A company with a huge database of facial images informed its law enforcement customers this week that it suffered a data breach.
New York-based Clearview AI scrapes the Web for publicly available images of people’s faces to compile a database of billions of images, then sells access to law enforcement agencies. It disclosed Wednesday to its law enforcement customers that an “intruder gained unauthorized access” to its customer list. The intruder also obtained user accounts and number of searches, according to a story in The Daily Beast.
Clearview says the breach did not compromise its database of billions of facial images.
“Security is Clearview’s top priority,” Clearview’s attorney, Tor Ekeland, said in a statement provided to The Daily Beast. “Unfortunately, data breaches are part of life in the 21st century. Our servers were never accessed. We patched the flaw, and continue to work to strengthen our security.”
On its Website, Clearview brags that its database has “helped law enforcement track down hundreds of at-large criminals,” helped solve “some of the toughest cold cases,” and has also been used to “exonerate the innocent and identify the victims of crimes.”
Critics have called the company’s business model of selling searches for peoples’ facial images to law enforcement an invasion of privacy and noted the recent data breach has amplified their concerns.
“Clearview’s statement that security is its ‘top priority’ would be laughable if the company’s failure to safeguard its information wasn’t so disturbing and threatening to the public’s privacy,” said Senator Ed Markey (D-Mass.), in a statement issued Wednesday. “This is a company whose entire business model relies on collecting incredibly sensitive and personal information, and this breach is yet another sign that the potential benefits of Clearview’s technology do not outweigh the grave privacy risks it poses.”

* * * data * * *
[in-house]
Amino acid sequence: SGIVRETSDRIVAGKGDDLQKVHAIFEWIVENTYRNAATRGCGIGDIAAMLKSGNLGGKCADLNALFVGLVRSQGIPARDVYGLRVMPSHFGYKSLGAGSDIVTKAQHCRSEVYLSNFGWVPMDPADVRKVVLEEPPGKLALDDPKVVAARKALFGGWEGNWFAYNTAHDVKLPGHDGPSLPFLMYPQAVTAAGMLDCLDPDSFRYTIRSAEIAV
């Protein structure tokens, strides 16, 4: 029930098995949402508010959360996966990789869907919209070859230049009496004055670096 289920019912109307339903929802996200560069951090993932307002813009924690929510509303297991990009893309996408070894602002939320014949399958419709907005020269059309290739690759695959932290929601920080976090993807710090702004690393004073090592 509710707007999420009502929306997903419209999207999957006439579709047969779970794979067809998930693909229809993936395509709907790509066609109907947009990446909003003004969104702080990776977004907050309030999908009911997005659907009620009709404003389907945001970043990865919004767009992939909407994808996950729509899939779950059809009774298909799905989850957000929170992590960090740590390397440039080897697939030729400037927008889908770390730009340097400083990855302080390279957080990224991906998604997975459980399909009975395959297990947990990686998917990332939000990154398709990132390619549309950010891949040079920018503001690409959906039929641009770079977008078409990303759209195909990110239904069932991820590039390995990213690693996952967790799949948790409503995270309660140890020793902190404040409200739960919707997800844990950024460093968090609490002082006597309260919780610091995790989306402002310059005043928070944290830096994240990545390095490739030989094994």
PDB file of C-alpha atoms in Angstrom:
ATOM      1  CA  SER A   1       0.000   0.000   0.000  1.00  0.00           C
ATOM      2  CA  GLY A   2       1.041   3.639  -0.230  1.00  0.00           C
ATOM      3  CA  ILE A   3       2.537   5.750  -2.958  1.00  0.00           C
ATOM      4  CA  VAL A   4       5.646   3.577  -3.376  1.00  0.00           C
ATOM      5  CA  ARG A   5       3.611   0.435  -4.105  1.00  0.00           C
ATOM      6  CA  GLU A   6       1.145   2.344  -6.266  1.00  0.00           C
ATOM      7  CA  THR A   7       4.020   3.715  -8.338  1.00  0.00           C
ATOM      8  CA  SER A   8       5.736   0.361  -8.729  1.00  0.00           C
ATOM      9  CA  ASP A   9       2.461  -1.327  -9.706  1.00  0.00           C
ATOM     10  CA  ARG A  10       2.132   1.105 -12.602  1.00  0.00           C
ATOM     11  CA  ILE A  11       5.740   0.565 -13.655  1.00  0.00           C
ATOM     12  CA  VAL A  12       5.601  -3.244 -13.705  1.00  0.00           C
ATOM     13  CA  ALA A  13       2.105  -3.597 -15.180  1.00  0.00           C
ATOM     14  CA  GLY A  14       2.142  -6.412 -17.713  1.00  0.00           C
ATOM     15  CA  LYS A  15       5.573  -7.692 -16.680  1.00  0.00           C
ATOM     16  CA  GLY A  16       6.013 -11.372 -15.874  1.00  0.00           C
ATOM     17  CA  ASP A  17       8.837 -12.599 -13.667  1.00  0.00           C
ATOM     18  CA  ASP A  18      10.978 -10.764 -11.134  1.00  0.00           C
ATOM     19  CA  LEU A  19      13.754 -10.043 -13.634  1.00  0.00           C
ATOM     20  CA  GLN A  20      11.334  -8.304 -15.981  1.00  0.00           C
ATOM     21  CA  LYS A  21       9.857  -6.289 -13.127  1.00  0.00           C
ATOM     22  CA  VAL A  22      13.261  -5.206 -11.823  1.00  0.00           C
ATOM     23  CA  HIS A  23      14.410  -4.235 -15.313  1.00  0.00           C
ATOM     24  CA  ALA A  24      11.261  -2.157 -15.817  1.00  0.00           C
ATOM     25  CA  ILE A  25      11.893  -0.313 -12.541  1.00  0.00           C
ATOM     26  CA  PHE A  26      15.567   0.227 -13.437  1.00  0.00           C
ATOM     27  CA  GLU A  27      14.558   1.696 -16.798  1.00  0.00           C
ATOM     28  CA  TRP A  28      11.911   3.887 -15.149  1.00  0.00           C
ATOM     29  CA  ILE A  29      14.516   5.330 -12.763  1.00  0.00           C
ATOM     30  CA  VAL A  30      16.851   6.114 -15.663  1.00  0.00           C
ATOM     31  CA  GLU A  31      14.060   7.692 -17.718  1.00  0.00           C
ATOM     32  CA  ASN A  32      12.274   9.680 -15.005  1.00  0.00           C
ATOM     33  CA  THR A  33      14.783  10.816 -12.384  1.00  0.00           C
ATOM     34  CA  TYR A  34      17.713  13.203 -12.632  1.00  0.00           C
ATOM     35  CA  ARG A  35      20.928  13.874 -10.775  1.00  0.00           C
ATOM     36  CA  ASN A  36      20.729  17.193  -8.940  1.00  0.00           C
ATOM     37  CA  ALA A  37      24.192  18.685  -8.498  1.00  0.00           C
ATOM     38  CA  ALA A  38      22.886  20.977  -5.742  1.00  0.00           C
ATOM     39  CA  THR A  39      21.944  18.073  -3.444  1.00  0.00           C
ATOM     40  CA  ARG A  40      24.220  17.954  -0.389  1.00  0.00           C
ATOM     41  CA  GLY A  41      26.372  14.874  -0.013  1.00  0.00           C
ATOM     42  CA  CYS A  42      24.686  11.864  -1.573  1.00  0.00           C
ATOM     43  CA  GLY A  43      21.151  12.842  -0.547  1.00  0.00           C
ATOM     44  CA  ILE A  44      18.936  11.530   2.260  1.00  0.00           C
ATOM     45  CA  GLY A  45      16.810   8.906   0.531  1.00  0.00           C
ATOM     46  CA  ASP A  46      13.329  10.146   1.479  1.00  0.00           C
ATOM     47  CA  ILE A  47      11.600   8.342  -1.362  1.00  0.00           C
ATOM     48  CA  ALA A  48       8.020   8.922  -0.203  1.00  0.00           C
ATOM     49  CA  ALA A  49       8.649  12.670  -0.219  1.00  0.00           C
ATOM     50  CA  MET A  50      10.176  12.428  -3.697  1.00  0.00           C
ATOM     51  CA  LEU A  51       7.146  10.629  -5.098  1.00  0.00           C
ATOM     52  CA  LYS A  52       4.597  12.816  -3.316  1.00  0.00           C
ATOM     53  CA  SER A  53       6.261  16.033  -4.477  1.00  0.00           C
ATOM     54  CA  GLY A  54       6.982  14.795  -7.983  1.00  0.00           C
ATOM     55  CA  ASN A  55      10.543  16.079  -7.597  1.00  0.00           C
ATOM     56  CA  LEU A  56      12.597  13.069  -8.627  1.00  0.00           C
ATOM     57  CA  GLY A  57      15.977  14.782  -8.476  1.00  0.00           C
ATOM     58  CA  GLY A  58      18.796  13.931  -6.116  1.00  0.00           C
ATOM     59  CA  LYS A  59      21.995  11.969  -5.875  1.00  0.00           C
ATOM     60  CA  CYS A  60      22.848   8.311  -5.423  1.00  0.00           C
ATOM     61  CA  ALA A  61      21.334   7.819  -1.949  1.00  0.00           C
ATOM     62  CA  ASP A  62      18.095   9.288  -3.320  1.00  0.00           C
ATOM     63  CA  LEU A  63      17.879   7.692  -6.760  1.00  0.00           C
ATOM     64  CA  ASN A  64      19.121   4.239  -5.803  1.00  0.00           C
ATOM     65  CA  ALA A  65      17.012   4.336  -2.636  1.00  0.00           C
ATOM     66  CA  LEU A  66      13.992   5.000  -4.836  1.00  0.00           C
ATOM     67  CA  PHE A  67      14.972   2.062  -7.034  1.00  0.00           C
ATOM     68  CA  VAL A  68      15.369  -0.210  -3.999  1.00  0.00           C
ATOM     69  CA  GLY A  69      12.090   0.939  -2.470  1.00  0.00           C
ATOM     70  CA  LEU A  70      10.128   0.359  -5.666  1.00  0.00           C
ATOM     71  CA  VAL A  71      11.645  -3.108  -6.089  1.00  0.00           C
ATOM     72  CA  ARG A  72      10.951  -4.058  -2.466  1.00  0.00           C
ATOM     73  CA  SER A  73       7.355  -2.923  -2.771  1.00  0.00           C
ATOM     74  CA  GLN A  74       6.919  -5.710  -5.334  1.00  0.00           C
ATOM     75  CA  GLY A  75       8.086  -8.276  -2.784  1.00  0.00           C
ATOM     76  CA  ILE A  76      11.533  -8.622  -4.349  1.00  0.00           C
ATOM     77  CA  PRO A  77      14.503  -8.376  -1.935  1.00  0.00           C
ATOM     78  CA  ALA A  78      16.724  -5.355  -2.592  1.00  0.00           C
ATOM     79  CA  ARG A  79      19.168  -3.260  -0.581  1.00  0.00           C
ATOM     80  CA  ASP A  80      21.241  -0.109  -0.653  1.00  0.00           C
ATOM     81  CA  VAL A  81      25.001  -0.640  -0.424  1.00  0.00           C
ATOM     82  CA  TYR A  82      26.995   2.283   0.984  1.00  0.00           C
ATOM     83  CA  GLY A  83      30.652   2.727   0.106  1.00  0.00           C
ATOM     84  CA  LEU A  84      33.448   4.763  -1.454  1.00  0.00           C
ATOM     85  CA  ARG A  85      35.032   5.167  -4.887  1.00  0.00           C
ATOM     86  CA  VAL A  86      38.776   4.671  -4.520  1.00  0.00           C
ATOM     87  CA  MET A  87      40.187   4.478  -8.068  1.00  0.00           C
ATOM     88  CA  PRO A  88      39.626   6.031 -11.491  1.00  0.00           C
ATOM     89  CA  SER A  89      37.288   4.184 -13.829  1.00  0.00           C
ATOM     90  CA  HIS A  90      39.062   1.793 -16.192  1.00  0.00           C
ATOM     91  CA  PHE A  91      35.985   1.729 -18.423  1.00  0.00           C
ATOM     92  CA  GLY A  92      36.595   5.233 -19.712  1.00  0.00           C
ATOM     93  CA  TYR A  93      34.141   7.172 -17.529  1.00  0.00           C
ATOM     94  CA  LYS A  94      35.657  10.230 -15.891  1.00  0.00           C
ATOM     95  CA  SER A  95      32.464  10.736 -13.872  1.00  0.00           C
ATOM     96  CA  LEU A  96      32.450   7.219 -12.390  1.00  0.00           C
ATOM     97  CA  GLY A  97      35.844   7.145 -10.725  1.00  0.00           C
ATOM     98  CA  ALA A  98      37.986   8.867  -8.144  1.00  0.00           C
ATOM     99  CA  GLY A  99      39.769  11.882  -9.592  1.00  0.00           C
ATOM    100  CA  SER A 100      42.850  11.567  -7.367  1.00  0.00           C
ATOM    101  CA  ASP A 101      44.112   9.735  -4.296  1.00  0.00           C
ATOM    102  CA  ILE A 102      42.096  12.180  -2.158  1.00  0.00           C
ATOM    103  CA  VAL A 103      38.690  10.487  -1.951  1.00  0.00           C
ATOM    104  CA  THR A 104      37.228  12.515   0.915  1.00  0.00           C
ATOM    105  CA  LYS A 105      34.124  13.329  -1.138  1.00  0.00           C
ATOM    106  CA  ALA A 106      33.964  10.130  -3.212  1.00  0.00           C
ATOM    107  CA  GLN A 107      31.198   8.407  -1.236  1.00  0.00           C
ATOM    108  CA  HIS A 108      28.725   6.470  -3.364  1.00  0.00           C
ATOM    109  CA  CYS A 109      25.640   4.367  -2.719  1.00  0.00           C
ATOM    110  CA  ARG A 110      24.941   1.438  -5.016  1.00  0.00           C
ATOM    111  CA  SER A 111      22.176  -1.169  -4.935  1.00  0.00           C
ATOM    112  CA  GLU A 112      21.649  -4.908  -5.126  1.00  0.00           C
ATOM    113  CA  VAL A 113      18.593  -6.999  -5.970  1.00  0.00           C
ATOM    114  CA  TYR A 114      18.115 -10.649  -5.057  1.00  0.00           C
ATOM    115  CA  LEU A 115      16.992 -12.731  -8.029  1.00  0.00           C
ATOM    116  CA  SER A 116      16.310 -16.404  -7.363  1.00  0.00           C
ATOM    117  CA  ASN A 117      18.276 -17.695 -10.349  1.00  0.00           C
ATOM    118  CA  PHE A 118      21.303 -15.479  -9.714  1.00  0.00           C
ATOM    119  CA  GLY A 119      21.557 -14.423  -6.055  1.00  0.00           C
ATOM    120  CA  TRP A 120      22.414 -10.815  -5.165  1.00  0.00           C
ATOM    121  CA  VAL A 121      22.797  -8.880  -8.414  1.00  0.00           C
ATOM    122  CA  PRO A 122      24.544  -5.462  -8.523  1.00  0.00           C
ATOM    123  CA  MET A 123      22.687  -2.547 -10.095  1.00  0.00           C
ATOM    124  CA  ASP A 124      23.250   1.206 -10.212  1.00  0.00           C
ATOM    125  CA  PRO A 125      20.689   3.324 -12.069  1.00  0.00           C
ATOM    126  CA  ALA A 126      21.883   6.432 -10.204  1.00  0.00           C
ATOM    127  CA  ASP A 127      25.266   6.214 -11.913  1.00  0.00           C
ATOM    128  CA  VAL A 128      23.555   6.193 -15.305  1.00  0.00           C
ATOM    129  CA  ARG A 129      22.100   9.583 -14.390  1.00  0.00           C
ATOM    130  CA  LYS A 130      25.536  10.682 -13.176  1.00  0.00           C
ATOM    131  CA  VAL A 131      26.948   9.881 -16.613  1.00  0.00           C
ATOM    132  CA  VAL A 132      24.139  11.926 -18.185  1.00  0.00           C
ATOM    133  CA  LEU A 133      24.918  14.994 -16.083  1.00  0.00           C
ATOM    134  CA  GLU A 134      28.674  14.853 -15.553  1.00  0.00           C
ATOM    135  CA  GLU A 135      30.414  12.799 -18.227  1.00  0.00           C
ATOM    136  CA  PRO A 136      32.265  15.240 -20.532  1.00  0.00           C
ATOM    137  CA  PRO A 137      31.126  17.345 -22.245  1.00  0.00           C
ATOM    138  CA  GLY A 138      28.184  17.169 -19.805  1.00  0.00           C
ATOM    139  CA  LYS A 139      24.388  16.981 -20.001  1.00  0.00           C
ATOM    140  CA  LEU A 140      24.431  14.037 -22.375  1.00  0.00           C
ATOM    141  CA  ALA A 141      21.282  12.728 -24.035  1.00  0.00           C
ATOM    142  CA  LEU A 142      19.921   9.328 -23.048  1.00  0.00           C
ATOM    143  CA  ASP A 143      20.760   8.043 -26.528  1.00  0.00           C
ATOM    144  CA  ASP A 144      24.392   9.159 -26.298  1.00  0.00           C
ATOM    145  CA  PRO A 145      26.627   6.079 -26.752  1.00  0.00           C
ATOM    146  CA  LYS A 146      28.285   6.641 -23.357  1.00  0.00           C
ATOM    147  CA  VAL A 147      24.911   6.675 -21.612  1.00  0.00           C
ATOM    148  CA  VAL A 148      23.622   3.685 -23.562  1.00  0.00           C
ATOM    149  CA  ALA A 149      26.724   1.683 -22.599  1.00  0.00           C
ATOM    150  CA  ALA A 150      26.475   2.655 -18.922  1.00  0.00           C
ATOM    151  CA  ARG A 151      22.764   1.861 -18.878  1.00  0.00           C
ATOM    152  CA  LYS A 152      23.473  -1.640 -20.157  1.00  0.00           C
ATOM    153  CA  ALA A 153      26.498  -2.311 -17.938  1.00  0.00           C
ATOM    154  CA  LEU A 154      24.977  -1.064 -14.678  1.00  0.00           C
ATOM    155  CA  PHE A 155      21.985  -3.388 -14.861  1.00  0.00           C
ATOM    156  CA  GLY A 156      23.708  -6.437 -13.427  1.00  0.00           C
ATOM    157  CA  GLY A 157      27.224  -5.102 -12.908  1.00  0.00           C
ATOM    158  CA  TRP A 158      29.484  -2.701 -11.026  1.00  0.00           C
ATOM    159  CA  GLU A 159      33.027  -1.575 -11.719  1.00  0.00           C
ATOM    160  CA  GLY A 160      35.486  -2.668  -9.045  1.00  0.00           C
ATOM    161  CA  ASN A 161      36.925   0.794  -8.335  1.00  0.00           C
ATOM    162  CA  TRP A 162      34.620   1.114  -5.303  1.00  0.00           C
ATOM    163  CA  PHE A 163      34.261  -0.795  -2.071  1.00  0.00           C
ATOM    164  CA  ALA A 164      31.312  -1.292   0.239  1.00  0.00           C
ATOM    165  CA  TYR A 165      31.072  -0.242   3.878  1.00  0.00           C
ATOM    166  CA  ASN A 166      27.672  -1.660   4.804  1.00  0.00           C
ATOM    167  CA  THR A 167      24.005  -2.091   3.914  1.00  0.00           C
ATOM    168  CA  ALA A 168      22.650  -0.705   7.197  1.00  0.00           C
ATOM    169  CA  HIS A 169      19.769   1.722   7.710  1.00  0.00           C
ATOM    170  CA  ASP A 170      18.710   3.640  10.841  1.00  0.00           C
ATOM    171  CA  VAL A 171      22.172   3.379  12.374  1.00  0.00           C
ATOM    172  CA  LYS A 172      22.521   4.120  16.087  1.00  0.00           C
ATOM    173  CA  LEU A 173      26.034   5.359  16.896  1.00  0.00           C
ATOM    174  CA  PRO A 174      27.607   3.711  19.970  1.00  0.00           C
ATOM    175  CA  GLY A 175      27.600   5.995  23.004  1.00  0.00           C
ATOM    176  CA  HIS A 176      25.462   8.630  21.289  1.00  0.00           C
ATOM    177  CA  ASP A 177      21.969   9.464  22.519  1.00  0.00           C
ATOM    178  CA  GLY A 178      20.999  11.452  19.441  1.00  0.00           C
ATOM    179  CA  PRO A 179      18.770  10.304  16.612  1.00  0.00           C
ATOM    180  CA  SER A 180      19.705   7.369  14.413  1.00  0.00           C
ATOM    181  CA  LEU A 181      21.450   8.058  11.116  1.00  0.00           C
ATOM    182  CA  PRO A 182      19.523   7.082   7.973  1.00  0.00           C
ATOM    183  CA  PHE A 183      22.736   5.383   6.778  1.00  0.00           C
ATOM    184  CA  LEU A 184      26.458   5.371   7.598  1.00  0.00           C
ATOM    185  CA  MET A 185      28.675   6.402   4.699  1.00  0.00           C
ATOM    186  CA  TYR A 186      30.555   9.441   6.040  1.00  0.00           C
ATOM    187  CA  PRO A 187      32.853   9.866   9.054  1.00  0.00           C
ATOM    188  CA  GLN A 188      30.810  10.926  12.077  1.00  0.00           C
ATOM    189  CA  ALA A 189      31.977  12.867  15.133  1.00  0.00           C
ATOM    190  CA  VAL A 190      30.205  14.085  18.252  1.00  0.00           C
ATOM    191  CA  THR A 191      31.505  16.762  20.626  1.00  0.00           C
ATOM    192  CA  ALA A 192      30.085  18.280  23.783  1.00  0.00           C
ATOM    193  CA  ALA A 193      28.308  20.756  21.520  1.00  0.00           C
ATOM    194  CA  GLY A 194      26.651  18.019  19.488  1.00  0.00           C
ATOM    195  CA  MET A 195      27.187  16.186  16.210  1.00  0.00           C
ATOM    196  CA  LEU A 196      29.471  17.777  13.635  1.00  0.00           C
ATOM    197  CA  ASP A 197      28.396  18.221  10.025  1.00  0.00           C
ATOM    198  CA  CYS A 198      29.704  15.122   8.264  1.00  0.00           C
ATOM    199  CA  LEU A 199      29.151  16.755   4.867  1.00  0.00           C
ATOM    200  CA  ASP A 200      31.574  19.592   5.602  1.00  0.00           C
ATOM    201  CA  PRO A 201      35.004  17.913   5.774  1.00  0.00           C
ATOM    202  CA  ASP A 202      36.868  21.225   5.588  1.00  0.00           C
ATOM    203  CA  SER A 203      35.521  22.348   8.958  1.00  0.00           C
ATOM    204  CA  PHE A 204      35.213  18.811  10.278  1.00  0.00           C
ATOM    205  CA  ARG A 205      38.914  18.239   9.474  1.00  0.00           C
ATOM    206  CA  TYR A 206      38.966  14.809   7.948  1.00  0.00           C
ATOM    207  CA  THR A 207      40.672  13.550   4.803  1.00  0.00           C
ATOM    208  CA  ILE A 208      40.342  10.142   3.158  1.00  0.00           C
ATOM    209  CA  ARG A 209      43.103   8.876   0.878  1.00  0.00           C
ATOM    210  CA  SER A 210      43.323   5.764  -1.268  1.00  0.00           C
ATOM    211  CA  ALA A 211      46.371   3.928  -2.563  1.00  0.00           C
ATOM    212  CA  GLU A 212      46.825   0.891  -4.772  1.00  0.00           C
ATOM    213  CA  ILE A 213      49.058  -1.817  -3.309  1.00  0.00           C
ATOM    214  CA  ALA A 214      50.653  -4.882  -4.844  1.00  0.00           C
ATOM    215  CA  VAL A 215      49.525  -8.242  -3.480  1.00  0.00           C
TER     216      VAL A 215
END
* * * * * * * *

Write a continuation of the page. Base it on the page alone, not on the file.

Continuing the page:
Sen. Ron Wyden (D-Ore.) was also critical of Clearview.
Update: Sen. Wyden criticizes Clearview AI over its "data breaches are a part of life" statement https://t.co/1bTuZ9BQbt pic.twitter.com/SkUILTqMyh— alfred 🆖 (@alfredwkng) February 26, 2020
“Shrugging and saying data breaches happen is cold comfort for Americans who could have their information spilled out to hackers without their consent or knowledge,” Wyden said in a statement posted to Twitter. “Companies that scoop up and market vast troves of information, including facial recognition products, should be held accountable if they don’t keep that information safe.”
A New York Times story in January said Clearview has “hundreds” of law enforcement customers, from local and county police departments to federal agencies like the FBI and the Department of Homeland Security.
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